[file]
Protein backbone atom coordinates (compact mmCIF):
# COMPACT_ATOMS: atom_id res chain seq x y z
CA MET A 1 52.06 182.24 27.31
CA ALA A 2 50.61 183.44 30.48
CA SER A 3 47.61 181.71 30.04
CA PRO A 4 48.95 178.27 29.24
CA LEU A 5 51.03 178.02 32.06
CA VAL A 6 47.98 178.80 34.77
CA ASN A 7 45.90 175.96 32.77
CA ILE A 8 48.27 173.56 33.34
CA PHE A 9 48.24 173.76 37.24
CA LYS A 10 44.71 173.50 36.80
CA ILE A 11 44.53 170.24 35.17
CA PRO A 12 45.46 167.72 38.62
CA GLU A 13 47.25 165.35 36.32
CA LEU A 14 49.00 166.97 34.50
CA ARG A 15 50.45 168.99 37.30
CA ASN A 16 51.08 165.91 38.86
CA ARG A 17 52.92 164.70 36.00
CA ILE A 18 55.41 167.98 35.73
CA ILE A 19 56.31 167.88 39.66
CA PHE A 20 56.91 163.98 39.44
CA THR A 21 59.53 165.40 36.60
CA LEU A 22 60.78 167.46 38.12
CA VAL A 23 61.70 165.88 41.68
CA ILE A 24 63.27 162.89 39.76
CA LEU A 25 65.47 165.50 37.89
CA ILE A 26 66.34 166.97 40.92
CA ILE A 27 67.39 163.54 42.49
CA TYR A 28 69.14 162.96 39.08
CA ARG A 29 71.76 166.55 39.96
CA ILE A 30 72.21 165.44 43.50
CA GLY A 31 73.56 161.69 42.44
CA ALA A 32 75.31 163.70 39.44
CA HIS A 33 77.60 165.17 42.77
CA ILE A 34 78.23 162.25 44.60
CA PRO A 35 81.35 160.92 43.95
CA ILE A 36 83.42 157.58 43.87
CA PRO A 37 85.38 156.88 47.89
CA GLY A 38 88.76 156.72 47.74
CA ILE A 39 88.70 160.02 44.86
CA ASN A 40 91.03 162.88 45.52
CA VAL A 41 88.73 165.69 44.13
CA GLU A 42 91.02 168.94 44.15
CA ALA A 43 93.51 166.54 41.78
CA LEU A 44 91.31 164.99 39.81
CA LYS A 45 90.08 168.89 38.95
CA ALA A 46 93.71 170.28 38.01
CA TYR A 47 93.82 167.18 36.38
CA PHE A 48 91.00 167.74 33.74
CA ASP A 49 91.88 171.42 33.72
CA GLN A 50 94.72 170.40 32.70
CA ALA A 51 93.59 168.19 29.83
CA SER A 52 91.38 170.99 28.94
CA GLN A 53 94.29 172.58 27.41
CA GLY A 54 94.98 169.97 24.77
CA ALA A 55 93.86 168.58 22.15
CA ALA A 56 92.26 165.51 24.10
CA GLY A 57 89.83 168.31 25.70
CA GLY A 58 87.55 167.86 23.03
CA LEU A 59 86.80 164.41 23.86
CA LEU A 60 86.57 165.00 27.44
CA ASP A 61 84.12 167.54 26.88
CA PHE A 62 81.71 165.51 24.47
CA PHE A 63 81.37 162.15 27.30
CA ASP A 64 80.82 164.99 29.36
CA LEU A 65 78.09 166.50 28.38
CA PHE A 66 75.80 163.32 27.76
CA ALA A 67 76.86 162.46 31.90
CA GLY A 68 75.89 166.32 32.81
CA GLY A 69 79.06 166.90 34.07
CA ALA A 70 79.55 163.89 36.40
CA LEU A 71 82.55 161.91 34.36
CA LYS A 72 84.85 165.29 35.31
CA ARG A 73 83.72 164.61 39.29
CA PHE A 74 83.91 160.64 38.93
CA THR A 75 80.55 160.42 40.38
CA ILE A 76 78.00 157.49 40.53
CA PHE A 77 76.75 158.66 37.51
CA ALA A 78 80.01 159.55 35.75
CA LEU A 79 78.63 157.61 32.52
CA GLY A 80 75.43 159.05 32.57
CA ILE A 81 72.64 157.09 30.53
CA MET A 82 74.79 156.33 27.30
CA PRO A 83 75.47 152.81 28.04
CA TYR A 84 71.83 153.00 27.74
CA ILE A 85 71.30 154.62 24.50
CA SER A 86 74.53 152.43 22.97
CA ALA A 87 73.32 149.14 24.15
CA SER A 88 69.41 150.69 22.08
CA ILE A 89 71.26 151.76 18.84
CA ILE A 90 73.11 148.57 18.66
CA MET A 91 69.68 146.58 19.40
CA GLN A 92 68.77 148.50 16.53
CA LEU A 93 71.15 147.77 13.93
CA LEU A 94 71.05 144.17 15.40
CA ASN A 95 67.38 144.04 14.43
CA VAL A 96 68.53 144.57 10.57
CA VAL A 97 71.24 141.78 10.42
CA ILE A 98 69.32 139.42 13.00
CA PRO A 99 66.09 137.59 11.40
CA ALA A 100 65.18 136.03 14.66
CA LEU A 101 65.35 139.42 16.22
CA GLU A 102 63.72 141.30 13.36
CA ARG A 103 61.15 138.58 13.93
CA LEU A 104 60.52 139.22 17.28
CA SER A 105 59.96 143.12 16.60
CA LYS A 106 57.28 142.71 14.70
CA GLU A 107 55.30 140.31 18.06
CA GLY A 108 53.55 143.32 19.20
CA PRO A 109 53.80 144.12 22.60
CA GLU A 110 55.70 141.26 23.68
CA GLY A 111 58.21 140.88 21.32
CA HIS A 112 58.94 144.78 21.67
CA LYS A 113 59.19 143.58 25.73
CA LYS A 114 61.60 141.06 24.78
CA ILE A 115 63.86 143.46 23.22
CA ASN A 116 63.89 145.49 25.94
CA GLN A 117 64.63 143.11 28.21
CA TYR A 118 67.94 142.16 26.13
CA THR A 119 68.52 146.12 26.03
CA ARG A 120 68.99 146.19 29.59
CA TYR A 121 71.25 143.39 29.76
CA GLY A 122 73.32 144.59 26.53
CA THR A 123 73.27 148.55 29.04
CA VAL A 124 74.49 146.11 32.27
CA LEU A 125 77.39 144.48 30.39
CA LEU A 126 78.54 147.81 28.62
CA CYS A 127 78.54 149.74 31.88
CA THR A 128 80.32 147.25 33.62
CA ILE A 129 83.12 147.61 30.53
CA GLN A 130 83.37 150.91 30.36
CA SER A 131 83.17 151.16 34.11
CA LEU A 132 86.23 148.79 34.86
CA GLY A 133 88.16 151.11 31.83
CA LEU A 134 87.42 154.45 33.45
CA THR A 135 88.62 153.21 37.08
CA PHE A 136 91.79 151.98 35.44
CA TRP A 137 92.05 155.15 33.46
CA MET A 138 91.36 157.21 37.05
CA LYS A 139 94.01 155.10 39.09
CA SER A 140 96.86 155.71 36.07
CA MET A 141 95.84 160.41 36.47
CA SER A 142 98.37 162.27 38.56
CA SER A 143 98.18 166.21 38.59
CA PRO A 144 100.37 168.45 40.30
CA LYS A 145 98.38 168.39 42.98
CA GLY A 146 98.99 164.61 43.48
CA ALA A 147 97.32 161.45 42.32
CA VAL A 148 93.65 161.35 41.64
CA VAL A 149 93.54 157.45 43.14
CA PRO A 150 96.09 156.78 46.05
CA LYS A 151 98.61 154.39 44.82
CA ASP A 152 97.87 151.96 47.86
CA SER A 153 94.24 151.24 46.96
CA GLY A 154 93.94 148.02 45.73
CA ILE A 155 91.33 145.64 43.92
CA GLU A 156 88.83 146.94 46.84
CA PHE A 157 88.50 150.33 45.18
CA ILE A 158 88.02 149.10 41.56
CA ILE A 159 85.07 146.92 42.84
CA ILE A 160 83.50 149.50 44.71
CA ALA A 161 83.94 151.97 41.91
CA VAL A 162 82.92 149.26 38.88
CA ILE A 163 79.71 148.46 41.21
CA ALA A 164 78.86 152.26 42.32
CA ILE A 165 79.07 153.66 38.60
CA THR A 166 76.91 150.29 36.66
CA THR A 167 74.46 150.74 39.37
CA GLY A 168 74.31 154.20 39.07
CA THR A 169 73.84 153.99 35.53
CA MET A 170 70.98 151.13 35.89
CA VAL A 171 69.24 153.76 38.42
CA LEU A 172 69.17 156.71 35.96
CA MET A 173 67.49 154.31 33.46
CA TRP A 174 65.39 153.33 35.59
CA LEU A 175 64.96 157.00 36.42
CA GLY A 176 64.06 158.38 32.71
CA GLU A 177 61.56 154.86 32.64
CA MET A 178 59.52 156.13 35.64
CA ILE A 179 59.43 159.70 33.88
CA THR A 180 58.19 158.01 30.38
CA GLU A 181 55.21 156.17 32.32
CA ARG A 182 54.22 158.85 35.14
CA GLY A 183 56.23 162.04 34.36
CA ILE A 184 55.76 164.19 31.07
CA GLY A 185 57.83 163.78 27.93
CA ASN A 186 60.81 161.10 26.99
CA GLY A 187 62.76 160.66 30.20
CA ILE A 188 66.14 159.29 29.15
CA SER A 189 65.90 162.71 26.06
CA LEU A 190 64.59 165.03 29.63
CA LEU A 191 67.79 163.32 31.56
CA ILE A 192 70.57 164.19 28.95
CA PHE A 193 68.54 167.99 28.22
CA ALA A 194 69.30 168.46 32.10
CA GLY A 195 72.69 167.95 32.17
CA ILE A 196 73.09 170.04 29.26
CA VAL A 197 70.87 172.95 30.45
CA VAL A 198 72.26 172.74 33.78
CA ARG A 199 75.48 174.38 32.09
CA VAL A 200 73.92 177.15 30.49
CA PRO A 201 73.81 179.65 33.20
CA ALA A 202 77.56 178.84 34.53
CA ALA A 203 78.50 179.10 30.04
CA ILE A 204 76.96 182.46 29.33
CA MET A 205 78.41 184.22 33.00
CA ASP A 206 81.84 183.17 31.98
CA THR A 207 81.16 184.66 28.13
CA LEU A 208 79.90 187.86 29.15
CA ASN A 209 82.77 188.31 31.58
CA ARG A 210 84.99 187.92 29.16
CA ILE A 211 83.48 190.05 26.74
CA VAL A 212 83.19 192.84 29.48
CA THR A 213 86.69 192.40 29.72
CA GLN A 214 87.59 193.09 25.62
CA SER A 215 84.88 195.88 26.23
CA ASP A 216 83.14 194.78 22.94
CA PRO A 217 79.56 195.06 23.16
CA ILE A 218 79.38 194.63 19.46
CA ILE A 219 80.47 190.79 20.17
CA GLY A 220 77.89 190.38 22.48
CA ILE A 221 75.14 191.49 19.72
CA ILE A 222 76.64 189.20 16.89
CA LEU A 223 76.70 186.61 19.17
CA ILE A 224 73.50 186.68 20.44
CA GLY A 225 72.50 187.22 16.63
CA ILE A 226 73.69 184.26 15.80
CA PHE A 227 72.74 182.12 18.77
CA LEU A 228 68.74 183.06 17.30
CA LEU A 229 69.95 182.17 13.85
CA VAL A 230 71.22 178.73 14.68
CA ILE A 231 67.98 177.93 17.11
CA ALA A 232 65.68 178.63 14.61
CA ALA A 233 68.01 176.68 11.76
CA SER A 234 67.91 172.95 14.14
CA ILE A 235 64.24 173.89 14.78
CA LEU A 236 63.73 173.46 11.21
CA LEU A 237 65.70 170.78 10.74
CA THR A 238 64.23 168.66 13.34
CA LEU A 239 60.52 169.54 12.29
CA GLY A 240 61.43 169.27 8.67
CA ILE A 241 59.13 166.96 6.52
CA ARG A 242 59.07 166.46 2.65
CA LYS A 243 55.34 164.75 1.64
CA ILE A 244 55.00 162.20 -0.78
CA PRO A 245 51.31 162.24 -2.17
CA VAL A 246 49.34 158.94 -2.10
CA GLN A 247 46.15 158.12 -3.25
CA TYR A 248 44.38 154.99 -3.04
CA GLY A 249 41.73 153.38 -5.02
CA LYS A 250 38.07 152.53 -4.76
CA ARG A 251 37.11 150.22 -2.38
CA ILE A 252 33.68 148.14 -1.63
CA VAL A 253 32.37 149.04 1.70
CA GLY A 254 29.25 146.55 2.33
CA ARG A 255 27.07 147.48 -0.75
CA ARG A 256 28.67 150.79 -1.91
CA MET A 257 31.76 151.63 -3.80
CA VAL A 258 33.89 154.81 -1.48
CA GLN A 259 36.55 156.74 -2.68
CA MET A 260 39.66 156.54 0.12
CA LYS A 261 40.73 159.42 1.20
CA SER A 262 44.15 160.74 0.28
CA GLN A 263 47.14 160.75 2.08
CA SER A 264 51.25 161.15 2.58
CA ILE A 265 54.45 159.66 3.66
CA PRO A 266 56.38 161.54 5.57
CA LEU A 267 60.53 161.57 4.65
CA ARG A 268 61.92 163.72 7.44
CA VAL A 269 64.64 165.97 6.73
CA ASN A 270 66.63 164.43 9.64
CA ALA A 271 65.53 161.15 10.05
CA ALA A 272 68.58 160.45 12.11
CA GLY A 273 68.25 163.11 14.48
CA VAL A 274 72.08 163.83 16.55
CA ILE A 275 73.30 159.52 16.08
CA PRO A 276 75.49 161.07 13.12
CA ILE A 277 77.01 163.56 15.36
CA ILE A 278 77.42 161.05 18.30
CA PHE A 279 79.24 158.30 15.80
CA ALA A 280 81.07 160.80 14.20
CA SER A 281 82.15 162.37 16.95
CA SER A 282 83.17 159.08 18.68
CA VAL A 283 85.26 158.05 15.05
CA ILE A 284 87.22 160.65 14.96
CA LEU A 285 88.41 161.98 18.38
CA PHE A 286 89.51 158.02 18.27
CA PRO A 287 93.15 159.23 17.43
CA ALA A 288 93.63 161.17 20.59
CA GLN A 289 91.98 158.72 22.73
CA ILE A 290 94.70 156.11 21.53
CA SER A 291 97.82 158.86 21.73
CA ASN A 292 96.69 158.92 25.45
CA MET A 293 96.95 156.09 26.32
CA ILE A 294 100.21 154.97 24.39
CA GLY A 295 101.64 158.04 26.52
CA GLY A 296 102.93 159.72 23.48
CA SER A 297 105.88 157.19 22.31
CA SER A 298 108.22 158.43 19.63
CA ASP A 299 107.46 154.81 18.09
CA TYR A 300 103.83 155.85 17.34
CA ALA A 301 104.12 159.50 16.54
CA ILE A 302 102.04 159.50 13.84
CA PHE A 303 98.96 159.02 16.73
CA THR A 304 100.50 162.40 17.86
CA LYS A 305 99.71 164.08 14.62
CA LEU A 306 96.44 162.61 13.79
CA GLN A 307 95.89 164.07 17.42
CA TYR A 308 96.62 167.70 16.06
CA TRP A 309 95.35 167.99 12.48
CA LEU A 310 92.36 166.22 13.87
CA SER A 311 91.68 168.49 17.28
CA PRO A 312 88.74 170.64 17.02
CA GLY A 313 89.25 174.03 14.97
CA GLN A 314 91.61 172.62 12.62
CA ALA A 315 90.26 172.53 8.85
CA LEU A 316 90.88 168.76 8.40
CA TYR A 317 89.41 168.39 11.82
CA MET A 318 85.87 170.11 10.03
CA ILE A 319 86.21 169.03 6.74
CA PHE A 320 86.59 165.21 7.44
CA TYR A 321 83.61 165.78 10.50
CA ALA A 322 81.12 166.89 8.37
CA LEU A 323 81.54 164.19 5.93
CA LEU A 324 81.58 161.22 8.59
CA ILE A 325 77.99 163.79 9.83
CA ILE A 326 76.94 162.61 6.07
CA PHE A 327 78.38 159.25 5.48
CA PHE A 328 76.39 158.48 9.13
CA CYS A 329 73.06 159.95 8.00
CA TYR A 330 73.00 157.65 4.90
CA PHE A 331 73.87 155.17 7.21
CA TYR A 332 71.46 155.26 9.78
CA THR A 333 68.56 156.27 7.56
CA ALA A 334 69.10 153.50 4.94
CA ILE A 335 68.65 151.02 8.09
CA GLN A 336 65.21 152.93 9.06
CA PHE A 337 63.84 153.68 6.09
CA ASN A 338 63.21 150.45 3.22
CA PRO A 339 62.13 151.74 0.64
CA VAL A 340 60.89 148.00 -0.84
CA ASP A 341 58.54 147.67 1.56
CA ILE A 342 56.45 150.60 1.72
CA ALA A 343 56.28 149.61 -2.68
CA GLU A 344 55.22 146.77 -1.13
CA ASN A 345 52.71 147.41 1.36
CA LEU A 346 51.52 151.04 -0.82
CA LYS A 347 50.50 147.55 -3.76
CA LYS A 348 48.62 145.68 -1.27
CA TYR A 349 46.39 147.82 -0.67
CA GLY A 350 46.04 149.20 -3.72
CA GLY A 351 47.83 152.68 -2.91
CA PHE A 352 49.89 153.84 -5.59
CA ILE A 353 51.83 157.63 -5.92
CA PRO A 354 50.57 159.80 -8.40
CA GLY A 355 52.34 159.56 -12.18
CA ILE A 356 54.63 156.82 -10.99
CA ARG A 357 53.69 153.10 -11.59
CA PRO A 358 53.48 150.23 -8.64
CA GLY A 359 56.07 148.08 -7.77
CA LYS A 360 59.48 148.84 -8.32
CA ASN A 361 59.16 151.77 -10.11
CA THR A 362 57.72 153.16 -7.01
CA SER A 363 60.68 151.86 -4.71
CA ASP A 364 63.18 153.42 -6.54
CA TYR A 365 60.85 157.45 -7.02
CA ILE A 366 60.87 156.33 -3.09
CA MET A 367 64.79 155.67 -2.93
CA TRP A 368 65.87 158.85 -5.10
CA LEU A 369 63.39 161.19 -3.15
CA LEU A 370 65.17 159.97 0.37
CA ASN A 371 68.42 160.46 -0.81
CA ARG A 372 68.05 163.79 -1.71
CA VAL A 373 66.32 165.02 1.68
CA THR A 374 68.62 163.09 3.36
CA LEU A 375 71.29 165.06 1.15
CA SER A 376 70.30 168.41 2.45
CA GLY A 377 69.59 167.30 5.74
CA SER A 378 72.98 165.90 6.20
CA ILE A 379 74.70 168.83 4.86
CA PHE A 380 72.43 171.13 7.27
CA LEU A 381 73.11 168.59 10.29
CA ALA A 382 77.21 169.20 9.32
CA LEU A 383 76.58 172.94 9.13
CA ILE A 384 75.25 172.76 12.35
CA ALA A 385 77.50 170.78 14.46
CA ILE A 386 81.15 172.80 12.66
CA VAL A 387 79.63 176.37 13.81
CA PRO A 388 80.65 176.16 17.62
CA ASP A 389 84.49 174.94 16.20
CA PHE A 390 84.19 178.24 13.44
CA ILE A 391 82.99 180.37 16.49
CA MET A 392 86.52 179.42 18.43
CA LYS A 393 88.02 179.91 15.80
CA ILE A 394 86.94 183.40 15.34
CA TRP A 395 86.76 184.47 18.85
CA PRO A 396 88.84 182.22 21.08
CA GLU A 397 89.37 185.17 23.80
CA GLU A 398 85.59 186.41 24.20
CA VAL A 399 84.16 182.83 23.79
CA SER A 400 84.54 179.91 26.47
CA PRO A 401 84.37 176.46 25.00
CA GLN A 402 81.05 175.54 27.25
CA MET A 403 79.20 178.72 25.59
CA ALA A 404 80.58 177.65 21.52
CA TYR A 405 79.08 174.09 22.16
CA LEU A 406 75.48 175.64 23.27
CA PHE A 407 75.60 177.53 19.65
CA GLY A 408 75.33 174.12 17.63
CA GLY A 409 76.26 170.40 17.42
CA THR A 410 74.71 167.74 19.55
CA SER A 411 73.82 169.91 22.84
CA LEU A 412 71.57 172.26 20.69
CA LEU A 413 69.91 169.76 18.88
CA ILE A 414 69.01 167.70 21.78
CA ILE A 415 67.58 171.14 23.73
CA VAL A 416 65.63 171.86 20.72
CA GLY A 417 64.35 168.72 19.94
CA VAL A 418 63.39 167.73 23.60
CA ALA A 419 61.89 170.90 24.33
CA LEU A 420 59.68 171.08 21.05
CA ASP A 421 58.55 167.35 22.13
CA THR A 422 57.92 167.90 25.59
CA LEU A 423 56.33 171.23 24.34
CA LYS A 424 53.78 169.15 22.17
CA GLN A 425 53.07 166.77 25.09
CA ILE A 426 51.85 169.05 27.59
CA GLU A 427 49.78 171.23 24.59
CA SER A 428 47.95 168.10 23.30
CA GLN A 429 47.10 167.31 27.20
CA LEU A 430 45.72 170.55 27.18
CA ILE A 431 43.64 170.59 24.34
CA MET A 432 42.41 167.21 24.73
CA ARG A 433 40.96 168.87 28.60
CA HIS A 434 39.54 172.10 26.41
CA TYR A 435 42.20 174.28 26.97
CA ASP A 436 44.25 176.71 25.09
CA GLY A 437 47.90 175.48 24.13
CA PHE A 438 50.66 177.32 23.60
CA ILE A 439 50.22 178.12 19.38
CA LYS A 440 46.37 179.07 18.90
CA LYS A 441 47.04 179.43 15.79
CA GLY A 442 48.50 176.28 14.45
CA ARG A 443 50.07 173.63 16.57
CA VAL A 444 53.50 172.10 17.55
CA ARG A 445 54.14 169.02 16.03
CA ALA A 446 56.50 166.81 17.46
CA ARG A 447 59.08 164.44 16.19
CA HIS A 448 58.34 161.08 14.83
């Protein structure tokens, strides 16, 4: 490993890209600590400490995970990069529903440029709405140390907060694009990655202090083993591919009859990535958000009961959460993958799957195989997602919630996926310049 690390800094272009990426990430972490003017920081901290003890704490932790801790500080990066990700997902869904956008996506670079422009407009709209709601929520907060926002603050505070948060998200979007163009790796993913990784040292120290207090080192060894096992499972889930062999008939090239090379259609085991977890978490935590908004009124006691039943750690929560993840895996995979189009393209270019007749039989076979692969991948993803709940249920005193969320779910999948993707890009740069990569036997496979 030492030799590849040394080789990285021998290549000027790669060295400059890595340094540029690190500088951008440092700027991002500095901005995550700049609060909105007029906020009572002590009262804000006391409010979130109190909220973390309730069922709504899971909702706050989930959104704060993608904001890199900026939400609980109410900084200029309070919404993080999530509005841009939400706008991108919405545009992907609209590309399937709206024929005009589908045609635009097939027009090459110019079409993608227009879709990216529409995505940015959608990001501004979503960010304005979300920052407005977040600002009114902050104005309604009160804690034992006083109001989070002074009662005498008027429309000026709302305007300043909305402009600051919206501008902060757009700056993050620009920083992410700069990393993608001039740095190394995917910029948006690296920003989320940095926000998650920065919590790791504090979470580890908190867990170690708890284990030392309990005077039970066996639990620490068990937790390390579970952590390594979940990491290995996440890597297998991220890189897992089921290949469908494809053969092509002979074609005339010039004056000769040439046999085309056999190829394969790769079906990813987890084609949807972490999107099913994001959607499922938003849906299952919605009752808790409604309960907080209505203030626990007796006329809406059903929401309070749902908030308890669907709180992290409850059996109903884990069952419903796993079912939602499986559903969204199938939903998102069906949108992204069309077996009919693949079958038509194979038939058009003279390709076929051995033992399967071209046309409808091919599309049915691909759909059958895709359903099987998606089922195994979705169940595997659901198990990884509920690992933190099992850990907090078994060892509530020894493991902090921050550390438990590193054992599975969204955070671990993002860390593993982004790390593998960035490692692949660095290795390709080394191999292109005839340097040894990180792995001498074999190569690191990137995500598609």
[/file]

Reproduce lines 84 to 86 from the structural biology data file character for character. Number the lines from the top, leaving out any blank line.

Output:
CA MET A 82 74.79 156.33 27.30
CA PRO A 83 75.47 152.81 28.04
CA TYR A 84 71.83 153.00 27.74